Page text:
2017-05-25 (update): https://standardsdevelopment.bsigroup.com/projects/352ab5e18513df32fddd13f0ccd7b0ea
Occupational health and safety management systems. Requirements with guidance for use
[…] Once the balloting period opens, on 19th May, you will be able to go on the draft review site to read and comment on the standard clause by clause. If you prefer to read it all in one go before commenting you can buy the draft today. […]
https://standardsdevelopment.bsigroup.com/projects/889a26b727ebec532a7bc1dac105d0e9 (ISO/CD 45001:2014 Occupational health and safety management systems. Requirements with guidance for use – (Withdrawn Standard)) says:
Public Comments start date: 2017-05-26
Public Comments end date: 2017-09-27
(Previously, the public could get to the comment page vis https://drafts.bsigroup.com/Home/Category/13.100.)
See also: http://blog.psybel.de/stichwort/iso-45001-english/
It can take time to develop consensus standards and for the agreement to go through public review. For some users of standards, particularly those in fast-changing technology sectors, it may be more important to agree on a technical solution and publish it quickly before going through the checks and balances needed to become a British Standard. Therefore, BSI, CEN/CENELEC and ISO/IEC have developped a range of publications that are not formal standards, but allow publication earlier than if full consensus were to be achied. These publications are:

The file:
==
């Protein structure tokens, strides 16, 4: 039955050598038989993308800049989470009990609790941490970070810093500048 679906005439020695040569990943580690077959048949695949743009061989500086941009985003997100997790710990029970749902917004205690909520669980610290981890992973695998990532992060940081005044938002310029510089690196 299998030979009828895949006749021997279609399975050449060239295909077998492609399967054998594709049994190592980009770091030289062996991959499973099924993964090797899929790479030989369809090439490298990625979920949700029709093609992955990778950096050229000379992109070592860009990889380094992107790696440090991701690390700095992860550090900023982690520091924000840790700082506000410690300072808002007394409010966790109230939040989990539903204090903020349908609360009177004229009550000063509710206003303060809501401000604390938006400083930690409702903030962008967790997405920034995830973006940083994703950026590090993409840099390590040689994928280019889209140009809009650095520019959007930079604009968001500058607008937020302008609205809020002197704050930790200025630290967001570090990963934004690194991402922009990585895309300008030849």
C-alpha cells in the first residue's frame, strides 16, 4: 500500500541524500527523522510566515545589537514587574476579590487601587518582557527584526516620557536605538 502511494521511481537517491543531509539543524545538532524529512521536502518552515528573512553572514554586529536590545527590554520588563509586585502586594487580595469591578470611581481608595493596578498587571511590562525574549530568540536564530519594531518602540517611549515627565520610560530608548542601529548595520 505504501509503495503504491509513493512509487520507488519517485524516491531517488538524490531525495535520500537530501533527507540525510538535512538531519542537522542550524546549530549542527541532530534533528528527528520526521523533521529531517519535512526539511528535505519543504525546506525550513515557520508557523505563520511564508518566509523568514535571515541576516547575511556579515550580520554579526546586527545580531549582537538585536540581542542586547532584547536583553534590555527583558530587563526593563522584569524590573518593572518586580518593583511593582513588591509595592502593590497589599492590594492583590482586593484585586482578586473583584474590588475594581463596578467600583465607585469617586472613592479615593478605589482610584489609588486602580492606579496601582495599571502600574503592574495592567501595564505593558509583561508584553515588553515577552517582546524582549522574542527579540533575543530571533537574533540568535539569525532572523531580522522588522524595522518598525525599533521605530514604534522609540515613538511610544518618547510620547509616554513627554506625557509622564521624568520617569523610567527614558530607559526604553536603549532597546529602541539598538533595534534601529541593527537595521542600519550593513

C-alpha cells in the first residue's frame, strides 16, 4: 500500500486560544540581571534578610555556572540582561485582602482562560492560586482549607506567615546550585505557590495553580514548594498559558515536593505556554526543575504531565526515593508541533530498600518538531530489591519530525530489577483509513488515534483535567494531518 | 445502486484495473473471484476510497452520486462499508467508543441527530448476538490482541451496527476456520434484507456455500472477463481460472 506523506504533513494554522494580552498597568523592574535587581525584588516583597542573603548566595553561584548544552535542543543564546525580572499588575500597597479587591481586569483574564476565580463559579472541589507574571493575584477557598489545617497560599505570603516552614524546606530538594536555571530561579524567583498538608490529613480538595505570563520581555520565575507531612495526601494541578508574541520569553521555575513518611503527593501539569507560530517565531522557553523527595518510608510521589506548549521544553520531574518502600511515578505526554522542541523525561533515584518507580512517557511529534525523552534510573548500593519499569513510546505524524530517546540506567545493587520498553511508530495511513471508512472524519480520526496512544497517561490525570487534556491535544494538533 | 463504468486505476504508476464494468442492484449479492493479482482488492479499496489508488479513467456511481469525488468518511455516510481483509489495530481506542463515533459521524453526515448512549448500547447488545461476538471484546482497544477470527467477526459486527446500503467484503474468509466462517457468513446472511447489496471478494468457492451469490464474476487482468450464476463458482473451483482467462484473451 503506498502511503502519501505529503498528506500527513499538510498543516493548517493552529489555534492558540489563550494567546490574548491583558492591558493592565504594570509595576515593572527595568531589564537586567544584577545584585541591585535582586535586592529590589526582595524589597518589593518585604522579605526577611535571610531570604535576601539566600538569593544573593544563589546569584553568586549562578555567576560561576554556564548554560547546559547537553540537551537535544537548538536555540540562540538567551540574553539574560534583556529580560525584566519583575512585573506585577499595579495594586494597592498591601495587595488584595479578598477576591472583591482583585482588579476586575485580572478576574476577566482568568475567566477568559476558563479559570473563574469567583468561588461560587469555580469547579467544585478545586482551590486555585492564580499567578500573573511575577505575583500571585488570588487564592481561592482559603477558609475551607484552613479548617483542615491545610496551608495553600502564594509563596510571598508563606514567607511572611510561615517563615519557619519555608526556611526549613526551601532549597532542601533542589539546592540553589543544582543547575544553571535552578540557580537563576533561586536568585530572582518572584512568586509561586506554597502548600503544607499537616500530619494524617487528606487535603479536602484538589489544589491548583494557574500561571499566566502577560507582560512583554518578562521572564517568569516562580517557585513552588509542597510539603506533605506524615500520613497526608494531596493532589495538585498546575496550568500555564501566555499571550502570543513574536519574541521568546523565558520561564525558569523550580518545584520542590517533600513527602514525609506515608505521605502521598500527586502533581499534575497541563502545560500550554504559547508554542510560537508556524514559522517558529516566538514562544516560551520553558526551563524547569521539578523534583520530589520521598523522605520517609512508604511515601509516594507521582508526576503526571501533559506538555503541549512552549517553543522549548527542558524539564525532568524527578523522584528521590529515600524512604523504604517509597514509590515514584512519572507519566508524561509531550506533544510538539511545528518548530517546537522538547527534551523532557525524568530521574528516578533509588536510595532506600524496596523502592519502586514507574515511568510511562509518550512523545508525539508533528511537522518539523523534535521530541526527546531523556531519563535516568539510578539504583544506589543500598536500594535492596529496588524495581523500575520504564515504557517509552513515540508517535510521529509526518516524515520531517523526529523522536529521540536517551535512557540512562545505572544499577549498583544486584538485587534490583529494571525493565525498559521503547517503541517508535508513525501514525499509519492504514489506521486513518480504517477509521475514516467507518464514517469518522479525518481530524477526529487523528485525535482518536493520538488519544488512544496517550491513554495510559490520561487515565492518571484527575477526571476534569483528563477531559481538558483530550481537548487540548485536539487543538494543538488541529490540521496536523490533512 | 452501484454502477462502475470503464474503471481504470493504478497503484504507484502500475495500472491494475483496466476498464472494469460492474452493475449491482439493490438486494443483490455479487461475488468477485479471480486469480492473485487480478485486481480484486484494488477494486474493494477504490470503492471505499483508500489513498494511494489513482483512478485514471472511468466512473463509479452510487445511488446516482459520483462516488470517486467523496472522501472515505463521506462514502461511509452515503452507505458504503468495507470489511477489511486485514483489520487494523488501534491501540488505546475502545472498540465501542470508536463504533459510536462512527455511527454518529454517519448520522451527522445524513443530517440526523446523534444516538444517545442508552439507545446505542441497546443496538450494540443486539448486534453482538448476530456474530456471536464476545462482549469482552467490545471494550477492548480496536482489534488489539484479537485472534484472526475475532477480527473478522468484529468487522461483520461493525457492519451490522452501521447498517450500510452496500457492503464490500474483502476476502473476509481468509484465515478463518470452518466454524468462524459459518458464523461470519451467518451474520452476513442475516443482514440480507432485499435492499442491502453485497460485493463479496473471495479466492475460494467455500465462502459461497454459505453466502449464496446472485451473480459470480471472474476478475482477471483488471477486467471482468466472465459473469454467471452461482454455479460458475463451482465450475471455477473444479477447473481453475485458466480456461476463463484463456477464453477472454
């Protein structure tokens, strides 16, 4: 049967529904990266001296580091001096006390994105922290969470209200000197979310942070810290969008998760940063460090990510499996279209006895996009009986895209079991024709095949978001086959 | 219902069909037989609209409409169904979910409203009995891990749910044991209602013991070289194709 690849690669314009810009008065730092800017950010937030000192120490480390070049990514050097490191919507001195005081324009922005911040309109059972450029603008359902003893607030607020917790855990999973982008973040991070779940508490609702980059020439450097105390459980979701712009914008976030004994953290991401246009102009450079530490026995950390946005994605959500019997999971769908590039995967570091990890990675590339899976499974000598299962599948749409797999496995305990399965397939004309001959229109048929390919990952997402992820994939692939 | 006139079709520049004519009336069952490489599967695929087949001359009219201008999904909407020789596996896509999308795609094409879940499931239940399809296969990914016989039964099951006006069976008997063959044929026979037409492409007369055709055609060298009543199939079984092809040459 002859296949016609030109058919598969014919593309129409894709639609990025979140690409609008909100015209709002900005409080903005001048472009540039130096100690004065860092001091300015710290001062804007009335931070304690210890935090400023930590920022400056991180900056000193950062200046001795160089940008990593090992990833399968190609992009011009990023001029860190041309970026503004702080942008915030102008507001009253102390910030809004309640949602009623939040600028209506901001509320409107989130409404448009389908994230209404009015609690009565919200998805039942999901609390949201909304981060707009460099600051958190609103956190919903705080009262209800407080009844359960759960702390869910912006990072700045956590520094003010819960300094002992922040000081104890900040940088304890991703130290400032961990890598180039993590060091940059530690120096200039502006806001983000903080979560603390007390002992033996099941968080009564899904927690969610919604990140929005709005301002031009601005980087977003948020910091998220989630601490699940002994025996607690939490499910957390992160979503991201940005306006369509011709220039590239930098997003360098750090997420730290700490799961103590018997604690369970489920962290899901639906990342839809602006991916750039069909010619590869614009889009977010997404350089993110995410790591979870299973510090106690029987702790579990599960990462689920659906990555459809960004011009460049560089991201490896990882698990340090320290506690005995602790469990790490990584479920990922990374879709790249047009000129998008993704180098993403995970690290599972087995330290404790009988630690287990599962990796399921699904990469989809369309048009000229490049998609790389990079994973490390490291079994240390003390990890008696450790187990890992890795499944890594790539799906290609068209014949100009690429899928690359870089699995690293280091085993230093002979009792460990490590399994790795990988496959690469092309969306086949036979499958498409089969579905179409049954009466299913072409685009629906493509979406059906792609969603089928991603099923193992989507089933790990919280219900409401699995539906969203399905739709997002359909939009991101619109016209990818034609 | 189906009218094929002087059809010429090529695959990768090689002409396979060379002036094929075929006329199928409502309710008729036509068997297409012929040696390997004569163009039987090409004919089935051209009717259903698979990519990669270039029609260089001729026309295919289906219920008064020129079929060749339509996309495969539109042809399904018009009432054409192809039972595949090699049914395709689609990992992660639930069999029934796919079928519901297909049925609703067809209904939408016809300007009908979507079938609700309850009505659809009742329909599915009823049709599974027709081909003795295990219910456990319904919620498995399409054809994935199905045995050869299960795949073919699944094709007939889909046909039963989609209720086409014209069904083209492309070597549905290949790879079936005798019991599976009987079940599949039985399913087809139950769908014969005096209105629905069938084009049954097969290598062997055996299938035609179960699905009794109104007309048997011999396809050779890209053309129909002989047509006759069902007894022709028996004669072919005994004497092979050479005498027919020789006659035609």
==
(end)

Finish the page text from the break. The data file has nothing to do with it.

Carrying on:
- Published document (PD)
- Private subscribed standard (PSS)
- International publicly availabe specification (ISO/PAS)
- European or international workshop adreements (CWA/IWA/ITA)
The PAS initially was marketed as “Product Approval Specification”. Later it was renamed to “Publicly Available Specification”. That probably made that pseudo standard more marketable. Originally, the PAS was meant to cope quickly with technoloy progress. However, it also became a tool to create pseudo standards for controversial processes where employers didn’t like the need to find a consensus e.g. with employee organizations. Examples: BS PAS 1010:2010 (Code of practice for managing workplace psychosocial risks and stress, Britain) and DIN SPEC 91020 (Occupational health management, Germany). As for “Published Documents” (PD), the PD 2511:2010 adressing Human Aspects of Business Continuity is a fine example for questionable contributions to the CSR show business.
By the way: In all cases you have to pay lots of money for obtaining these papers. That doesn’t really foster a good public discussion of these “public” documents.
Question to BSI:
=== ISO 45001 vs. OHSAS 18001 ===
In contrary to OHSAS 18001, in ISO 45001 there is no definition for “ill health” which puts “mental” and “physical” adverse conditions on a same level. Can employers in countries, where protecting mental health is not reqiuired by laws, claim, that ISO 45001 does not cover mental health issues anymore, as did OHSAS 18001?
May be (hopefully) I am wrong. TÜV SÜD says that there is an even stronger emphasis on mental health.
See also: “The need to prevent ill-health (including mental ill-health), as well as injuries” in https://committee.iso.org/files/live/sites/pc283/files/Documents/ISO%2045001%20Current%20status%20of%20development.ppt
2016-03: It’s in the latest draft. I hope that it also can be found in the fonal ISO 45001.